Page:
The comic-book industry has never seen, and will never see again, anything like the explosion that happened in the 1980s, when the proliferation of specialty shops, the influx of maverick independent publishers printing black-and-white books and the rise of collectors and speculators combined to blow the field wide open. Although they were still overlords of the scene, the old-line kingpin companies Marvel and DC found their gates suddenly stormed by upstart titles and creators, often carrying experimental or off-trail content well outside the boundaries of the establishment.

It couldn’t last, of course. And it didn’t. By the early ‘90s, the speculators had fled to other financial opportunities, the comics shops found themselves with stacks of independent product they couldn’t give away, and DC and Marvel were busy flooding the newsstands with so many titles that there was no room left for anyone else. As I once said at a comic-book convention panel discussion, Marvel was Godzilla, DC was King Kong and the rest of us were Tokyo. 

But while it was happening, it was golden, especially to those of us lucky and blessed enough to have been a part of it. My Claremore-based artist partner Terry Tidwell and I got in on the action with the series The Miracle Squad, The Twilight Avenger and The Uncanny Man-Frog, in addition to working with others on separate projects. And because these publishers allowed – and in many cases encouraged – their creators to think beyond adventure and superhero situations, my friend James Vance found an outlet for his brilliant Depression-era tale Kings In Disguise, which had begun life as a play presented by the Tulsa Parks Department a couple of years earlier.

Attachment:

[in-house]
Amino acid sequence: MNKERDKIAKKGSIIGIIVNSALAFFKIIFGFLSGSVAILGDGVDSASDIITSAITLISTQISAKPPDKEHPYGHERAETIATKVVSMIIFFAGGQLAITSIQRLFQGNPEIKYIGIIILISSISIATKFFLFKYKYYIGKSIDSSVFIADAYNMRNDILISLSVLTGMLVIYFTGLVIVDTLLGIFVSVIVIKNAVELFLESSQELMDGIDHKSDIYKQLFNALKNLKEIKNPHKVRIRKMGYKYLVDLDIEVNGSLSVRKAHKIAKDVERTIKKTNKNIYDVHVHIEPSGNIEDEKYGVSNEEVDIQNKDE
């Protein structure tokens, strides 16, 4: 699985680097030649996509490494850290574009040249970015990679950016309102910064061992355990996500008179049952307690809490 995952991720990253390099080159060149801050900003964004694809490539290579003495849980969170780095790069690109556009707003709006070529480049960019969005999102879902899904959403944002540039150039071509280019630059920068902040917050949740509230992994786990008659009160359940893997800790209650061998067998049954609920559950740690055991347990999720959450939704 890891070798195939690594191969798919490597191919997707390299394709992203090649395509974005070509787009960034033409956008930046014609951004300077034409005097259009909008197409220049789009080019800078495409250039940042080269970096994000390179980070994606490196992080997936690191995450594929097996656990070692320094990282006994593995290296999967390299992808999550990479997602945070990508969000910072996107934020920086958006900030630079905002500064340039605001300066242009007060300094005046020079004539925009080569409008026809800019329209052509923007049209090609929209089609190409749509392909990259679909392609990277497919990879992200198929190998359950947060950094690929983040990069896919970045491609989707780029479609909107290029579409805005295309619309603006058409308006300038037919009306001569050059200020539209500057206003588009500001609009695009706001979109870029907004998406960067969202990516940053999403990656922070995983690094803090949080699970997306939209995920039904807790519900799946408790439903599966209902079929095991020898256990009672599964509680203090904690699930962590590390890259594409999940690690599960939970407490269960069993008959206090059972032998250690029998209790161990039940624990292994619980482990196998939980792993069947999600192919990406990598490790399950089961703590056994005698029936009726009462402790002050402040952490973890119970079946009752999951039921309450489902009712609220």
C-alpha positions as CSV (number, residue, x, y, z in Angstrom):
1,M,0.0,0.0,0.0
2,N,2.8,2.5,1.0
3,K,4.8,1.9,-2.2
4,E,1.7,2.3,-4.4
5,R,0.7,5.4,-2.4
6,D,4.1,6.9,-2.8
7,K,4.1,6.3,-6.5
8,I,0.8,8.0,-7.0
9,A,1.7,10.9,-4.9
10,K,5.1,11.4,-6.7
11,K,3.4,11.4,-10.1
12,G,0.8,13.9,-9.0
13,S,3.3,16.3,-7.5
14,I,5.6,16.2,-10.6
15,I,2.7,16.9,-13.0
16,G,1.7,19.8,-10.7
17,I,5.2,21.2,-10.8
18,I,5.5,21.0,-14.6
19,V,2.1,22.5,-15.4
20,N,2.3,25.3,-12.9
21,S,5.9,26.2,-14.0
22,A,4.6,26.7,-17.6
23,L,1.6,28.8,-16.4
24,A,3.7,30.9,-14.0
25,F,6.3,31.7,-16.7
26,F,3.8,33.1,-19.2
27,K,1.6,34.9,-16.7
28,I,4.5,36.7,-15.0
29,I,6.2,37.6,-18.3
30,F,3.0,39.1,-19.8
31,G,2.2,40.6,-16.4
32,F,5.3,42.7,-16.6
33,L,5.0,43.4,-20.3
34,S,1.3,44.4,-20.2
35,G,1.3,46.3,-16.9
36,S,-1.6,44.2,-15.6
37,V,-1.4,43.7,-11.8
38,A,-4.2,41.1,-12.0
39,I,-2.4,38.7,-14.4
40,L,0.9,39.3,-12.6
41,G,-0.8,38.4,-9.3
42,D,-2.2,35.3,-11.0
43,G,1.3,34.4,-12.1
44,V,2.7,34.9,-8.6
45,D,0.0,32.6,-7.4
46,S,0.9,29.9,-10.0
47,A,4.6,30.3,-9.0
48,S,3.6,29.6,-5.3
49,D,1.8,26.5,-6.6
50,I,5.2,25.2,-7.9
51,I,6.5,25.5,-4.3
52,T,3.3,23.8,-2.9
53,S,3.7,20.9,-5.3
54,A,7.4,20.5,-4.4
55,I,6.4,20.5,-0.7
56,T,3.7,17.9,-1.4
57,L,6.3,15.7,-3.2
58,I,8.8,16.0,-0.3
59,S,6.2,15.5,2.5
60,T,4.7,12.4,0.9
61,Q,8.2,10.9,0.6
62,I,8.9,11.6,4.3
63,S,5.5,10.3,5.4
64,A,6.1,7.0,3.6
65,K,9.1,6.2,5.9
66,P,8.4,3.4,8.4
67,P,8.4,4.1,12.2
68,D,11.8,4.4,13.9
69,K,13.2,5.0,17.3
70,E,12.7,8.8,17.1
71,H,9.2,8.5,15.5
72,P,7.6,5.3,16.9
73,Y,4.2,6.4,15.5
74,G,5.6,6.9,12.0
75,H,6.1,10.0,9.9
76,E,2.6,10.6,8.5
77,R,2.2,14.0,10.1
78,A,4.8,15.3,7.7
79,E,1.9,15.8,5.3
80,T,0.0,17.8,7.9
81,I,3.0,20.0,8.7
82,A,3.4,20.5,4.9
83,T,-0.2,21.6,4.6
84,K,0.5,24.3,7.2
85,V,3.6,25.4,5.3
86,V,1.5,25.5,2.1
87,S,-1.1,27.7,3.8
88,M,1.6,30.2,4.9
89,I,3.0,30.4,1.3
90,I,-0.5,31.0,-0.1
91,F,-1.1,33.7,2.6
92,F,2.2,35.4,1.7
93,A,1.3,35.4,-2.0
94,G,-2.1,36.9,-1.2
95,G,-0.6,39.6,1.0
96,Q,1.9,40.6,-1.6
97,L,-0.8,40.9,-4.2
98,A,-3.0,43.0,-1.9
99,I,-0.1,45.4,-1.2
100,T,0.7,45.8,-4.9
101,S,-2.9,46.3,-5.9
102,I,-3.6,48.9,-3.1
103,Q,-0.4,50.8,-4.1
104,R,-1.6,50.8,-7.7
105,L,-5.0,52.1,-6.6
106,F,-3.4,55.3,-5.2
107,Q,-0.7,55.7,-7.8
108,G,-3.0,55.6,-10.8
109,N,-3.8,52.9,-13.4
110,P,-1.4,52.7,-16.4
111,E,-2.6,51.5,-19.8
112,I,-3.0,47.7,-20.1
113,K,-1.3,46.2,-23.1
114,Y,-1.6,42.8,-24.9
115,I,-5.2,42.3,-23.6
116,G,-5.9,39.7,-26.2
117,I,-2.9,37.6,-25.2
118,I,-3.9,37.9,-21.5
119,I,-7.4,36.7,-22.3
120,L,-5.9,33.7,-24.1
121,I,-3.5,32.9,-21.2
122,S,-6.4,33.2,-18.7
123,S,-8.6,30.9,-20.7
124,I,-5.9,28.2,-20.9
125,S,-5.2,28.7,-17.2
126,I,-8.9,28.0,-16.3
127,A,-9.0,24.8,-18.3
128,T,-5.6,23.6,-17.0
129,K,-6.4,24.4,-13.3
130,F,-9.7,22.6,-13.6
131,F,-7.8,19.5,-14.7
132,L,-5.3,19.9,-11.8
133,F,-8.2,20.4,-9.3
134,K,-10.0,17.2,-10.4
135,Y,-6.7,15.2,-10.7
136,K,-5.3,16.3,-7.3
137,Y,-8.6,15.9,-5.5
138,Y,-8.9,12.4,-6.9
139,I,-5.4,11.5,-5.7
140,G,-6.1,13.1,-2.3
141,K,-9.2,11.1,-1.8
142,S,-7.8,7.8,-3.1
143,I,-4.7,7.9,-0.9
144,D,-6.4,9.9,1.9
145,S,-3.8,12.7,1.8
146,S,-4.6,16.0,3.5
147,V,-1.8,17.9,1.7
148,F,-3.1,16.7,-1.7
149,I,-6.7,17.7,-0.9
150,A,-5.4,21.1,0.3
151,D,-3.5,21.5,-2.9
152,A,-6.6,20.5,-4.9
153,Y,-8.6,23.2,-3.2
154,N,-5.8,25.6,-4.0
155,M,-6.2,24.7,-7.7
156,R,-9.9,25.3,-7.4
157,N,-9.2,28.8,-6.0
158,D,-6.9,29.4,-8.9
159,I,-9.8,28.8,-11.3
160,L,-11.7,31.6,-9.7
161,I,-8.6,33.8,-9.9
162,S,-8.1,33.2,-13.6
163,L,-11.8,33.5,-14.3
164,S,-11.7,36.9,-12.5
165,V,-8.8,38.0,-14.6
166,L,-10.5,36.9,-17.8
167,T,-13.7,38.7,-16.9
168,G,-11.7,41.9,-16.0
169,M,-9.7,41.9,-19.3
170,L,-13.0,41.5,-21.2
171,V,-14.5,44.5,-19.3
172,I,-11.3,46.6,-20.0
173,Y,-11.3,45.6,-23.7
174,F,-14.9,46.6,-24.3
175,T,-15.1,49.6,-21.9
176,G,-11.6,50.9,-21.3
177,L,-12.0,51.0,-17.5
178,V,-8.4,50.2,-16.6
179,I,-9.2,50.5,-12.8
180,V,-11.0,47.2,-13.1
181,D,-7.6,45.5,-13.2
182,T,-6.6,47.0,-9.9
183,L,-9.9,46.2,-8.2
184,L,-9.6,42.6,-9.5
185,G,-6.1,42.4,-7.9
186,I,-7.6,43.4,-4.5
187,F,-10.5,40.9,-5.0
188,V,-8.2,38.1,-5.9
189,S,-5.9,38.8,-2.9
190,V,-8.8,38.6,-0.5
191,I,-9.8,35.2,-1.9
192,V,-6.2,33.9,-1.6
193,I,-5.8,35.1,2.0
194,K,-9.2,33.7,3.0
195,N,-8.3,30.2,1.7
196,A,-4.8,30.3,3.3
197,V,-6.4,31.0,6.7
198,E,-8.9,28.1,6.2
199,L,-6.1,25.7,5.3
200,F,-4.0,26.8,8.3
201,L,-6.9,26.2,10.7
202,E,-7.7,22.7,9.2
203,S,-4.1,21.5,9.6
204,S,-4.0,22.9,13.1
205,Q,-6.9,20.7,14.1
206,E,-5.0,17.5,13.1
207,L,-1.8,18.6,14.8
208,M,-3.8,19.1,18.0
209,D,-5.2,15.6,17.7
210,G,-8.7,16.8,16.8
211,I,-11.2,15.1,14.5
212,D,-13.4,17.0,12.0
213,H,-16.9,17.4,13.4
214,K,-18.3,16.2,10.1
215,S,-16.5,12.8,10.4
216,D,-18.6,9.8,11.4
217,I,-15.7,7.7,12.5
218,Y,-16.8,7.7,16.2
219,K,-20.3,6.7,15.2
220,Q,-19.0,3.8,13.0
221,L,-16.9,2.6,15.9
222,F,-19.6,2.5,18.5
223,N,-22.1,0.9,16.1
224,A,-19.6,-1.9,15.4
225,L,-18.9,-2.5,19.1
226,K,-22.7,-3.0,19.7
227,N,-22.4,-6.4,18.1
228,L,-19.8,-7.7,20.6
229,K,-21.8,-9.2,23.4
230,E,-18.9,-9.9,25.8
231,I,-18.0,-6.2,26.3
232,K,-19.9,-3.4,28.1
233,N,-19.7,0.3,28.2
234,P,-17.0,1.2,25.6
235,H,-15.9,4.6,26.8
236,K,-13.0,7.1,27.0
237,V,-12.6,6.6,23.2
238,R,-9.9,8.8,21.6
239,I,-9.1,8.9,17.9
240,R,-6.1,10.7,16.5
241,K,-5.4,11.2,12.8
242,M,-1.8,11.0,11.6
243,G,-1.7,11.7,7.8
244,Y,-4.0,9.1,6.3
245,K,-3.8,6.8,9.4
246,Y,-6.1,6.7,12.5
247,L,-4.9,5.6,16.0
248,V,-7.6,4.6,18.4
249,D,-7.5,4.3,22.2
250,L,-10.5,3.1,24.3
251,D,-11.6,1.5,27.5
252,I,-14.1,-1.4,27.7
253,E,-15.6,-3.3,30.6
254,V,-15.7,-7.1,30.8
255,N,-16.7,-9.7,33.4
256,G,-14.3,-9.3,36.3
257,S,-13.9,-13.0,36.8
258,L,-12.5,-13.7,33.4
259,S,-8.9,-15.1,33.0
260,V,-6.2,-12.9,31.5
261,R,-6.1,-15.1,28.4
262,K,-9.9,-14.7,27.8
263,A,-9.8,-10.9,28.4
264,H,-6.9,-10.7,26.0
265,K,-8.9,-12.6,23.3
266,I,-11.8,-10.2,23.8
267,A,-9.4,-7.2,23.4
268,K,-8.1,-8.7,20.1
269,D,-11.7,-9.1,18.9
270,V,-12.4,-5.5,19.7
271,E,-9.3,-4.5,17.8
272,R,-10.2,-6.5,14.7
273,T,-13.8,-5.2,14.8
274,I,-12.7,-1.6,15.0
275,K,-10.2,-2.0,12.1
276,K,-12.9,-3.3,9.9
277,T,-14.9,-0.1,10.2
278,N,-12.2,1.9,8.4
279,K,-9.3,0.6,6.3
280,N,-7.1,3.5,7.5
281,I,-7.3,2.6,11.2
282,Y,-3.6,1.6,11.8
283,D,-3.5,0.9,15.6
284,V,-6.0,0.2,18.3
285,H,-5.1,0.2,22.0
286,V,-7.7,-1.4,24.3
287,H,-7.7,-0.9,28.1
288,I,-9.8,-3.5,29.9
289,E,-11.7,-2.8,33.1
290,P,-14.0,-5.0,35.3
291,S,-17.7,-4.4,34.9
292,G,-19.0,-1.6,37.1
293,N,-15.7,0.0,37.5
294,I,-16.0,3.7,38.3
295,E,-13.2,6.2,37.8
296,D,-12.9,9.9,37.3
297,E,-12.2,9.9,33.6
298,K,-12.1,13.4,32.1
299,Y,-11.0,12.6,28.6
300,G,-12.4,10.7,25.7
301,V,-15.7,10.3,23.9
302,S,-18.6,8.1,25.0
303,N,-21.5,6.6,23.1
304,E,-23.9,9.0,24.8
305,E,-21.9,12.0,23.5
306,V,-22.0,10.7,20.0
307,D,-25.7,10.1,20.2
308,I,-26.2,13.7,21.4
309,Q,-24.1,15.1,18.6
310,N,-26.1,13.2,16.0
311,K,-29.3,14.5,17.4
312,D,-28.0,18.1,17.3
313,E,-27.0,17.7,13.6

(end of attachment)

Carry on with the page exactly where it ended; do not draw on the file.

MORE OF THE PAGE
Published by the Wisconsin-based Kitchen Sink Press, which had established itself years earlier as a leading underground-comix imprint, Kings In Disguise went on to win the two biggest awards in the industry, along with international accolades from both within and outside the comic-book community. When it was reprinted by the major New York book publisher W.W. Norton & Company in 2006, Time magazine’s Andrew Arnold wrote, “a groundbreaker of form when it first appeared, Kings In Disguise remains one of the best graphic novels ever published.” 

A tough act to follow? You bet. But Vance and his Kings In Disguise collaborator, artist Dan E. Burr, have done it, and then some, with the brand-new On The Ropes. A sequel to Kings that’s once again published by Norton, On The Ropes finds young protagonist Fred Bloch rolling through the heartland with a WPA circus, and soon becoming involved – as he did in Kings – with the labor-management violence that plagued 1930s America. A sense of impeding tragedy drenches every page, but there’s hope and love as well, all played out in a setting memorably conveyed by Vance’s words and Burr’s drawings. There’s not an inauthentic line, whether drawn or uttered, in the whole book, which reflects the creators’ determination to get it right on every level.

“It’s fiction, obviously, but I felt like I had to know what was going on in the world at the time."

“Everything had to be correct, historically,” Vance says. “It’s fiction, obviously, but I felt like I had to know what was going on in the world at the time. And this two-month period, basically, in 1937 (when On The Ropes occurs) was incredibly full of events. With the labor material alone, we’re talking about the Memorial Day massacre – which is in the book – the Little Steel Strike and other strikes all over the place. At the same time all this is going on, the Golden Gate Bridge opens, and Orson Welles is rehearsing (the controversial pro-union musical) The Cradle Will Rock in New York and losing his gig with the WPA Theatre because of it.